Technologies to Watch
Industry researchers IBISWorld recently identified 10 tech industries that have experienced significant change or growth over the past five years and which are ones to watch in the years ahead. Here the firm’s projections for the top 10 industries.
3-D printing. Debuting as a technology used only by a few manufacturers and designers to build prototypes, 3-D printing is transforming into a technology that The New York Times says is “spurring a manufacturing revolution,” with its ability to convert designs to 3-D models almost instantly. Through 2017, IBISWorld projects that industry revenue will grow at an average annualized rate of 14.0 percent to $1.3 billion, with aerospace, aircraft, engine and parts manufacturing helping to drive demand.
Enterprise software. Businesses today have unprecedented amounts of data to manage and need to connect with globally dispersed workforces and customers. The robust Internet connections that have made cloud computing possible allow firms to offer scalable, cost-effective software packages that can address businesses’ data and global needs, such as search-engine optimization, social media and mobile marketing, and facilitating internal collaboration across borders and throughout supply chains. IBISWorld expects the business analytics and enterprise software publishing industry to grow at an annualized rate of 3.8 percent to $31.5 billion over the five years to 2017.
Virtualization software. Virtualization software acts as a layer between a computer’s hardware and the software that runs on it. Multiple operating systems can be run over this layer, with each operating system representing an independent, virtual machine (VM). In particular, server virtualization is revolutionizing the IT industry.
Businesses today need to manage and maintain complex information infrastructures, and virtualized servers are simultaneously lowering costs and giving firms more flexibility in managing and expanding this infrastructure. By running multiple (typically about four) virtual servers on one physical server, firms need fewer servers and, thus, have lower associated floor space, power and cooling costs. Hardware efficiency increases dramatically with virtualized machines. Virtualization provides organizations with the flexibility to expand on demand. By cloning an existing virtual machine, a new virtual server can be up and running in minutes.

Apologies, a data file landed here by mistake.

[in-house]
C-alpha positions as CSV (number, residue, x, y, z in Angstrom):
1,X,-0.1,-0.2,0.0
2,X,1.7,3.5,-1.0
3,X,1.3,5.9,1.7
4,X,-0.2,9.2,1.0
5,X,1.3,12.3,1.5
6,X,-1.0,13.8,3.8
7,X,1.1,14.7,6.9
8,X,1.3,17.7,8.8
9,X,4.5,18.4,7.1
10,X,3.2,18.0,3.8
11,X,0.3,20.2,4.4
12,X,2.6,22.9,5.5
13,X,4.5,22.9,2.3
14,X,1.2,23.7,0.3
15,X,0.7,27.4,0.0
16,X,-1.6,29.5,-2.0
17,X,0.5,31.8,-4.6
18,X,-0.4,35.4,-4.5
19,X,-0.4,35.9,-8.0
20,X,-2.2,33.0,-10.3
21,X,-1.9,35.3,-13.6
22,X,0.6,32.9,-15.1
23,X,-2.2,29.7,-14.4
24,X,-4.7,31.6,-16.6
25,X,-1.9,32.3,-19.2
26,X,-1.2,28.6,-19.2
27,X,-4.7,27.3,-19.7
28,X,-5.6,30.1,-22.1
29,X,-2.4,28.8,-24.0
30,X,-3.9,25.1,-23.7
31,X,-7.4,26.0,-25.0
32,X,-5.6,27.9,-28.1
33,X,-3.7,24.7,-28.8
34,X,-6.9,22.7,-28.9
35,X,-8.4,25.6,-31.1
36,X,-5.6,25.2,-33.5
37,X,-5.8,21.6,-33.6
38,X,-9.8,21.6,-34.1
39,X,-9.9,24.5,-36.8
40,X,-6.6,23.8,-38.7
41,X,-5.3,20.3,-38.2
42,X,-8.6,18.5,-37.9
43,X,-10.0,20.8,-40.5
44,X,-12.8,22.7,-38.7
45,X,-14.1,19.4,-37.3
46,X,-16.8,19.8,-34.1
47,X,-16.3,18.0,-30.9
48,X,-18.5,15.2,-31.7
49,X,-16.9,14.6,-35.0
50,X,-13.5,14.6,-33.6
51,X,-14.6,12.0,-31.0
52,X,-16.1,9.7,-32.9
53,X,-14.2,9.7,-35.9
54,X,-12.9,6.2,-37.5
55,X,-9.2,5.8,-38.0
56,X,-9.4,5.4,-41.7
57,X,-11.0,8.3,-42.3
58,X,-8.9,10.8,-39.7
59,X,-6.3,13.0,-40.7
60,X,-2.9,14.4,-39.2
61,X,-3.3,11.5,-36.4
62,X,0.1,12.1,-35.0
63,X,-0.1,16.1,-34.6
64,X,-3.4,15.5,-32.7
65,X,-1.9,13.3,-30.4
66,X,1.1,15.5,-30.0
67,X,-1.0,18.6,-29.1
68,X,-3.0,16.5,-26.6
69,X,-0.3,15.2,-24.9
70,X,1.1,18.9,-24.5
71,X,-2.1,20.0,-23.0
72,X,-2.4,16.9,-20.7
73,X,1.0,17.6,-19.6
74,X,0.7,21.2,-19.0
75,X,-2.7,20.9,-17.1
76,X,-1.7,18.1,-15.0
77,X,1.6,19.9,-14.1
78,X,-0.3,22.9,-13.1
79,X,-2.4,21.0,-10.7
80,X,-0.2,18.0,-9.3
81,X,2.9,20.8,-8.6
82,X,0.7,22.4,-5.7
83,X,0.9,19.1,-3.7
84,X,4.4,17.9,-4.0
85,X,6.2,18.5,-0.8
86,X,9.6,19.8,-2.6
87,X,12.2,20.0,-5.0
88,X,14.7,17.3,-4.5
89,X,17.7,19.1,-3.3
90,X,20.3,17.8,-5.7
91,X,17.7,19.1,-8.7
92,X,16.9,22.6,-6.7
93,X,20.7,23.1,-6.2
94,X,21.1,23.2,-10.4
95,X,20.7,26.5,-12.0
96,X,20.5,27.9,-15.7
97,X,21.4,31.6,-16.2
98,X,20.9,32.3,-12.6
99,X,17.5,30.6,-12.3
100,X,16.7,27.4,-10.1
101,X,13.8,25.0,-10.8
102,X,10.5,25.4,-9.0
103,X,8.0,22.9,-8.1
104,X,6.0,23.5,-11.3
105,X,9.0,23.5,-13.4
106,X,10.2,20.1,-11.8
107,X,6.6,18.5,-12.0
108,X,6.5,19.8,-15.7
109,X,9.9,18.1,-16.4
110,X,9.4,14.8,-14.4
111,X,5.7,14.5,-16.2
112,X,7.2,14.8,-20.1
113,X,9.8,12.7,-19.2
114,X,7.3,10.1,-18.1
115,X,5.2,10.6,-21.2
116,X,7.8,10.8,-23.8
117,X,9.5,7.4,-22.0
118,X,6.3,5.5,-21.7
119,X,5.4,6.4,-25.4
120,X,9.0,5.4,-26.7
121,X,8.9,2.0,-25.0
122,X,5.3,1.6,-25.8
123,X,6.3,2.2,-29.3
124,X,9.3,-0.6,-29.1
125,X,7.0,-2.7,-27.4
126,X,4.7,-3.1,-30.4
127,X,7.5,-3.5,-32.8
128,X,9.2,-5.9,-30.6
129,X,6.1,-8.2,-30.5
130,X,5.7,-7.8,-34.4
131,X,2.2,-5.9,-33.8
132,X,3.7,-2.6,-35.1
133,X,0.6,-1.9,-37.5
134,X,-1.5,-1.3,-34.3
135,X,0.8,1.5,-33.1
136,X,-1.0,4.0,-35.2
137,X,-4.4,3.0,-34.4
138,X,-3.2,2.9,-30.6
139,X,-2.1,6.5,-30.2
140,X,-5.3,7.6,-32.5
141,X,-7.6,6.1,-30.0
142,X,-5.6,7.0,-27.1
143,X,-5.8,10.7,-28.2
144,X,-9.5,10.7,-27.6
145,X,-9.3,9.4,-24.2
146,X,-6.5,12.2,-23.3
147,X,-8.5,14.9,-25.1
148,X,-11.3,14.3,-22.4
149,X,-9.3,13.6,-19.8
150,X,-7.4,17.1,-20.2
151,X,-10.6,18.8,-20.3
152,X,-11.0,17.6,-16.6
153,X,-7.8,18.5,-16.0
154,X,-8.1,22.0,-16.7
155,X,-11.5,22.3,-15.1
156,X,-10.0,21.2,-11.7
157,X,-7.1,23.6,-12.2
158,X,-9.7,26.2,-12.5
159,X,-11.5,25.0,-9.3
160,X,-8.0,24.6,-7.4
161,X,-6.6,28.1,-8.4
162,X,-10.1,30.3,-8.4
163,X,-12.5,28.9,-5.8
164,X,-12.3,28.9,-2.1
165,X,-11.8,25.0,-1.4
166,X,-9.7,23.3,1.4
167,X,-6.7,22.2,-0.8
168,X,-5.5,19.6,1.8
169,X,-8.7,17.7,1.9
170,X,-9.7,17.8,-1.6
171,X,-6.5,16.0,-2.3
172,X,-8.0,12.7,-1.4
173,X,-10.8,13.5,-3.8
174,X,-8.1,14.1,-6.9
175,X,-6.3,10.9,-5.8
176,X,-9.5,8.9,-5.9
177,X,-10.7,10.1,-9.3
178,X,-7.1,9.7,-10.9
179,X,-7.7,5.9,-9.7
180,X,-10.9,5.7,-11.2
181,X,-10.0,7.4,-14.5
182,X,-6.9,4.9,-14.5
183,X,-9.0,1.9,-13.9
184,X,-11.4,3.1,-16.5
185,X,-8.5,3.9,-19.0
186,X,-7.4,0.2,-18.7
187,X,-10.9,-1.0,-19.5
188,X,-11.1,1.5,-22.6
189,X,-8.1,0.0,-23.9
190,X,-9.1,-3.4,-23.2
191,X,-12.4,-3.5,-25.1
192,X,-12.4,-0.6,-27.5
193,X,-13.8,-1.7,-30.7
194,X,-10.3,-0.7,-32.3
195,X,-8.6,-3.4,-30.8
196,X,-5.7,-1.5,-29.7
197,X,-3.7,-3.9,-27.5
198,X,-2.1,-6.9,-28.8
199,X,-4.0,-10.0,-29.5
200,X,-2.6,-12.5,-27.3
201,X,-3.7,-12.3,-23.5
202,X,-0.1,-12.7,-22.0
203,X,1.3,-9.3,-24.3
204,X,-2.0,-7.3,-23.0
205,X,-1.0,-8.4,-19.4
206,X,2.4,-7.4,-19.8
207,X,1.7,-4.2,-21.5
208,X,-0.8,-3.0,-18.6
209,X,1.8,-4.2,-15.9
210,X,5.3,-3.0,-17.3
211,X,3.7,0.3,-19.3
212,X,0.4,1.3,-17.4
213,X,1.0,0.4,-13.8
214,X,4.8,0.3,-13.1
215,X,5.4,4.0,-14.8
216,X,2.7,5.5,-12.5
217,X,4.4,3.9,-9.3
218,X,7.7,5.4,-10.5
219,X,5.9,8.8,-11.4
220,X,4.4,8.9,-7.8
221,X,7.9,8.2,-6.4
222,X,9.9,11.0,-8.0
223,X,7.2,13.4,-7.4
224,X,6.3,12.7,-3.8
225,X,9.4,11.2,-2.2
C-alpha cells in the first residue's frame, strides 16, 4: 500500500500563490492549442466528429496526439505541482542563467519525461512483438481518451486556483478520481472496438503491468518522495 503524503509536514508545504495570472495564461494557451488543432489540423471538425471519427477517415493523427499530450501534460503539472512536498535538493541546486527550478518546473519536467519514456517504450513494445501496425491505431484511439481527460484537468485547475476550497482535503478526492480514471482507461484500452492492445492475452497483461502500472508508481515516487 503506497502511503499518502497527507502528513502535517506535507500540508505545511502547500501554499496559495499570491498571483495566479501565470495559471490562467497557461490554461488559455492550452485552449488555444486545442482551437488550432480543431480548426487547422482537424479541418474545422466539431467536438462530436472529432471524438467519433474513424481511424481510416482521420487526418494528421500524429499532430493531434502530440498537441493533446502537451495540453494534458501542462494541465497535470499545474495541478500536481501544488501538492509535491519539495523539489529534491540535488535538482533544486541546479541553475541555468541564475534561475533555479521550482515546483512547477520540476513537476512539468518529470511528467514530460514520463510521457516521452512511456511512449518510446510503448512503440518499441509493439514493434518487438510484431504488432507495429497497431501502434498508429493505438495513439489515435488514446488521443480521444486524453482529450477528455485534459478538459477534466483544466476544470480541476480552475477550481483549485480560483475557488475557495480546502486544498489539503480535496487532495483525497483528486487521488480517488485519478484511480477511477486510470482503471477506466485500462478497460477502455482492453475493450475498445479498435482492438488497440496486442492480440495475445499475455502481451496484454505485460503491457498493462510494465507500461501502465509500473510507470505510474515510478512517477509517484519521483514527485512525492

Robotics. Automakers were one of the earliest adopters of industrial robots, which are now ubiquitous within automotive manufacturing. Industrial robots are regularly used to weld joints, assemble components and handle heavy items. Continued advances, particularly in vision and navigation, are allowing them to complete tasks with greater accuracy. Industry revenue is expected to increase at a strong average annual rate of 14.9 percent to $4.2 billion in the five years to 2017. According to “The Robot Report,” vision and navigation systems are the next level in the evolution of industrial robotics as they branch out of the automotive industry and into many other areas, such as robotic surgery.
HTML5. Hypertext markup language (HTML) is the standard protocol for formatting and displaying information and documents through Web browsers. Since the advent of Web video, there has been no way to naturally integrate video with HTML. Not anymore: HTML5 integrates video and many more features, such as audio, browser storage, drag-and-drop capabilities and vector graphics. It creates a standard, consistent experience across all Web-enabled devices. Because the most-used mobile app is the Web browser, the adoption of HTML5 will make life a lot easier for mobile application developers. By programming once in HTML5, developers can now reach consumers through every mobile device. More importantly, by programming in HTML5, mobile apps may cease to become just apps. Instead, apps would exist on the Internet and would be accessed through Web browsers, fundamentally changing the nature of the smartphone app industry.